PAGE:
ebrew College will be posting a “for sale” sign on its Newton Centre, Mass., campus soon due to $32.1 million of debt. The decision was made to sell the campus as part of a deal with creditors to release the school from its debt. The school will begin leasing space from Andover Newton Theological School as soon as creditors set a move-out date, said Rabbi Daniel Lehmann, the president of Hebrew College. The debt arose from its inability to pay back a $32 million tax-exempt bond the school took out in 2001, Lehmann said. Although the school has been successful at getting the operating budget within reasonable expectations in the two years Lehmann has served as president, the debt was looming from the beginning of his term, he said. The tuition revenues and philanthropic donations were not enough to carry the school, Lehmann said. “From the time I came here, we weren’t going to be able to resolve that amount of debt in any reasonable way,” Lehmann said. “We were convinced we had to get rid of the debt, and we knew we wouldn’t be able to get near that amount in the near future.” Hebrew College does not carry an undergraduate program. The college is a small, specialized graduate program, in addition to being a community education center for residents. The college educates about 1,500 students and includes a graduate school of Jew-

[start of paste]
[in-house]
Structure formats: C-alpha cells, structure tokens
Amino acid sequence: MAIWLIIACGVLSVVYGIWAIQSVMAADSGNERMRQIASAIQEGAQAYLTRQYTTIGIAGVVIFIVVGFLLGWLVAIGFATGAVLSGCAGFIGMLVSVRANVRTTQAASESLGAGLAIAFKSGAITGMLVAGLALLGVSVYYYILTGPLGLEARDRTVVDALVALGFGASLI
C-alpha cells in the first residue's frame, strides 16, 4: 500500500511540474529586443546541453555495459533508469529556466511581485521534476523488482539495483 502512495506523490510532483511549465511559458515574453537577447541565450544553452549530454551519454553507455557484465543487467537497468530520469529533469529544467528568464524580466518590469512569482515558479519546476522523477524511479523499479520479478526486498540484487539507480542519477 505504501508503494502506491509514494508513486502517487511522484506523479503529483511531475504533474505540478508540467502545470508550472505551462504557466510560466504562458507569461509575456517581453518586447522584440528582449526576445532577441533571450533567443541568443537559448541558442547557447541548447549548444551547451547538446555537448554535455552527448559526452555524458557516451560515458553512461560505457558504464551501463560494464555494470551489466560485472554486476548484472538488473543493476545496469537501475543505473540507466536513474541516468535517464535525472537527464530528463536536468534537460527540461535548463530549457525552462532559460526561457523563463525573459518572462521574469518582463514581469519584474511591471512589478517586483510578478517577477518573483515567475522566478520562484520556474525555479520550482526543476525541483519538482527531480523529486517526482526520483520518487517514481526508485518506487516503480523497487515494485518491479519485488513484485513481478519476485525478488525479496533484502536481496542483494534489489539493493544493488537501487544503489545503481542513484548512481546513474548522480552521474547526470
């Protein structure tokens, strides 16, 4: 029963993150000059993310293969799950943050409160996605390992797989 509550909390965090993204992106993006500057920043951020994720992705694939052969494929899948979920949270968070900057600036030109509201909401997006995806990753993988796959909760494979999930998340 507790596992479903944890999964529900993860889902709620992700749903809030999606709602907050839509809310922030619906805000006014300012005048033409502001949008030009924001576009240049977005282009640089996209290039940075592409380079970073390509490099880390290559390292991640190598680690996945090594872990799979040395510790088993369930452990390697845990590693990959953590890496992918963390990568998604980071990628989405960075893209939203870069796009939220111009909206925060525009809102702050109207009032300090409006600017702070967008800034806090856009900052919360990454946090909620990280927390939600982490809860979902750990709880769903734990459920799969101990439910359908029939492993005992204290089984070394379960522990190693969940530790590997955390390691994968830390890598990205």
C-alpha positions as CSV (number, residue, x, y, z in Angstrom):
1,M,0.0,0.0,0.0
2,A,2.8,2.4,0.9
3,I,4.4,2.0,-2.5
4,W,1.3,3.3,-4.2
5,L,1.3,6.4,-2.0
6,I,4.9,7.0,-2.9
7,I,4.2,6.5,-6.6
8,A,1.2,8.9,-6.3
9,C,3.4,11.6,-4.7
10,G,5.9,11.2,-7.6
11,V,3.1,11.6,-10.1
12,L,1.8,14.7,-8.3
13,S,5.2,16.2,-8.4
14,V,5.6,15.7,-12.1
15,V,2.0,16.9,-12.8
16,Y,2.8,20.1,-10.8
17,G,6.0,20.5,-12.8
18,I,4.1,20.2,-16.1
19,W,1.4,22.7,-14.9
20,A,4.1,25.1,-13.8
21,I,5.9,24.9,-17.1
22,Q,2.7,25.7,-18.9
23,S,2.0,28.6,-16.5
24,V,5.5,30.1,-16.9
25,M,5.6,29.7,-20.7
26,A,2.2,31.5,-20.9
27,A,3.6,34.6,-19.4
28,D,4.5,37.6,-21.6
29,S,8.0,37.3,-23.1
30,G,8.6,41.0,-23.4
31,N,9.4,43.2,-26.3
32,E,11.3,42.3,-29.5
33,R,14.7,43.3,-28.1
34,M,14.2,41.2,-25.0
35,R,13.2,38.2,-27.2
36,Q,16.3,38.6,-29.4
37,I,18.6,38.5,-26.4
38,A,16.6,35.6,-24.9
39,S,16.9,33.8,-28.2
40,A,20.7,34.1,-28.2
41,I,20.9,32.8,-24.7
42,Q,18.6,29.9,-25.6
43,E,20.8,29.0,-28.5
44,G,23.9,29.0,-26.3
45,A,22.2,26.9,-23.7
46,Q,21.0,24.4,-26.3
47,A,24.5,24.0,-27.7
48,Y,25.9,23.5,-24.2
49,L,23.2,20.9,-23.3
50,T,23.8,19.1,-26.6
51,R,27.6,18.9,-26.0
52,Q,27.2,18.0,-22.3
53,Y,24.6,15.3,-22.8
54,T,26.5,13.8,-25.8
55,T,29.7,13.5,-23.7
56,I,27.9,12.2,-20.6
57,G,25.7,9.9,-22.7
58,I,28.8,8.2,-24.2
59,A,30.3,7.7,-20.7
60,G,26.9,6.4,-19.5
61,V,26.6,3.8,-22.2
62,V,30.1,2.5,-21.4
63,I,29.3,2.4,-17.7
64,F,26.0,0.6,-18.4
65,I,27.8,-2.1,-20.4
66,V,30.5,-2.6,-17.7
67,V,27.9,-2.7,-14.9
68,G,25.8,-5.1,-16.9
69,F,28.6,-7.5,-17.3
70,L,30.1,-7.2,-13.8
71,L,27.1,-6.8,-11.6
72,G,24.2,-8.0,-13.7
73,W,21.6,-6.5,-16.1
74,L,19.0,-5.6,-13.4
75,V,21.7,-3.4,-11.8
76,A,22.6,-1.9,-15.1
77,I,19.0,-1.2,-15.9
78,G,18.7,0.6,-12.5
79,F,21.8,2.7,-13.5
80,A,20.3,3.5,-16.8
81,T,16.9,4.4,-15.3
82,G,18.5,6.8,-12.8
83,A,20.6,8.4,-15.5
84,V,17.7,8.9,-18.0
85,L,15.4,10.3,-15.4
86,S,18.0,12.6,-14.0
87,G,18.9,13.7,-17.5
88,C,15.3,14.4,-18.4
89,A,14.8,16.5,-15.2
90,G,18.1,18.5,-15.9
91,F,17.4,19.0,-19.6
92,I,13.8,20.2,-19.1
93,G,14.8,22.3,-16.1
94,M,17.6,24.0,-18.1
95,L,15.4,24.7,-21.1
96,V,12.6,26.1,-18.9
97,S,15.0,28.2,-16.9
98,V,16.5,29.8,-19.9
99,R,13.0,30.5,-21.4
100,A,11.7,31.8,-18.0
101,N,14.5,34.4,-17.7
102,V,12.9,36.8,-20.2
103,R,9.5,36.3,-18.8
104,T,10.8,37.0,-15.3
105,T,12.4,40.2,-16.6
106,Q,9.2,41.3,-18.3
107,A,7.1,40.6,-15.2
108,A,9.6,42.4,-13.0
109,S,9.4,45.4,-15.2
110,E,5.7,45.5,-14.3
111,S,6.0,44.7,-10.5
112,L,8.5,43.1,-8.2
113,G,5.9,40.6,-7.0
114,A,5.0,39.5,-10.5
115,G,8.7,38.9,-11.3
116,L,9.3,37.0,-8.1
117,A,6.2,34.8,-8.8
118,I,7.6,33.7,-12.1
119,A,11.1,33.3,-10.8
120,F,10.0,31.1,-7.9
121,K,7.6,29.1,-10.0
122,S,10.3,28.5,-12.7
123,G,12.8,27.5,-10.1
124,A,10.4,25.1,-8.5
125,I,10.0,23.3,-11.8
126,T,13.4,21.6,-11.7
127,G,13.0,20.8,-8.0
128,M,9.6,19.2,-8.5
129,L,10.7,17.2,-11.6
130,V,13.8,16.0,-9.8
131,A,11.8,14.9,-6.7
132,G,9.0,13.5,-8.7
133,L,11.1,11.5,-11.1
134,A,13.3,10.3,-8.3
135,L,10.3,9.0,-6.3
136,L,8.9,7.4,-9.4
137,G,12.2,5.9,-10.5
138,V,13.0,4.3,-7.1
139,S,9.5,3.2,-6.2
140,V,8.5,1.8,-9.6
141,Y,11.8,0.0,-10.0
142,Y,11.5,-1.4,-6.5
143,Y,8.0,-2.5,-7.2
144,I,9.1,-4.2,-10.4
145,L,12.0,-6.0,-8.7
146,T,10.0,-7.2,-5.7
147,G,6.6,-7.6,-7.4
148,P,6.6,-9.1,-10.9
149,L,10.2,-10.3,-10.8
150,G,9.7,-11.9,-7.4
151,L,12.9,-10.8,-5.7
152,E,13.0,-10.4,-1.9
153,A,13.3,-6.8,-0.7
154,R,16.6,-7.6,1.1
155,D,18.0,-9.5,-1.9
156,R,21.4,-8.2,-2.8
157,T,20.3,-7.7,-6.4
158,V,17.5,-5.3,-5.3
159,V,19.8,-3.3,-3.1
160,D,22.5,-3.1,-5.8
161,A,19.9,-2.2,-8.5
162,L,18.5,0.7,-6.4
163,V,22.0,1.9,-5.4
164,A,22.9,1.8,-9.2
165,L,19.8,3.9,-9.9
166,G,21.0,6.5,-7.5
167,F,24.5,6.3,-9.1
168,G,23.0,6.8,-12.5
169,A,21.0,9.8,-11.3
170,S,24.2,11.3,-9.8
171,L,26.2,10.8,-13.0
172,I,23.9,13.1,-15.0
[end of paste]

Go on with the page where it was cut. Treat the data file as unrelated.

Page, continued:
ish education and a rabbinical school. The campus consists of one 72,000-square-foot building and was built in 2001 using the funds from the $32 million bond. Hebrew College relocated from Brookline, Mass., and constructed its current campus after buying about eight acres of land from Andover Newton, Lehmann said. “We came into a situation where the college grew and moved to a new campus. With the growth in programming and the expense of the new campus, the operating budget and payment of debt exceeded the resources of the college,” Lehmann said. Hebrew College recently reached a deal with its creditors that will release the campus from the debt when the building is vacated, either in August 2011 or August 2012. The creditors will decide the exact date, Lehmann said. The college is responsible for marketing the building to sell, but the deal is not dependent on selling the campus. “We don’t know who will buy it, we don’t know when, and we don’t know how,” Lehmann said. “Our debt resolution isn’t dependent on the type of buyer or the price of sale.” When Hebrew College vacates its campus, it will not be traveling too far for relocation, as it has signed a short-term lease with Andover Newton. “Andover Newton is about 20 feet away from us,” Lehmann said. “They have extra space now. It’s the easiest thing for us to do. It is not necessarily a permanent movement. We will likely be there for at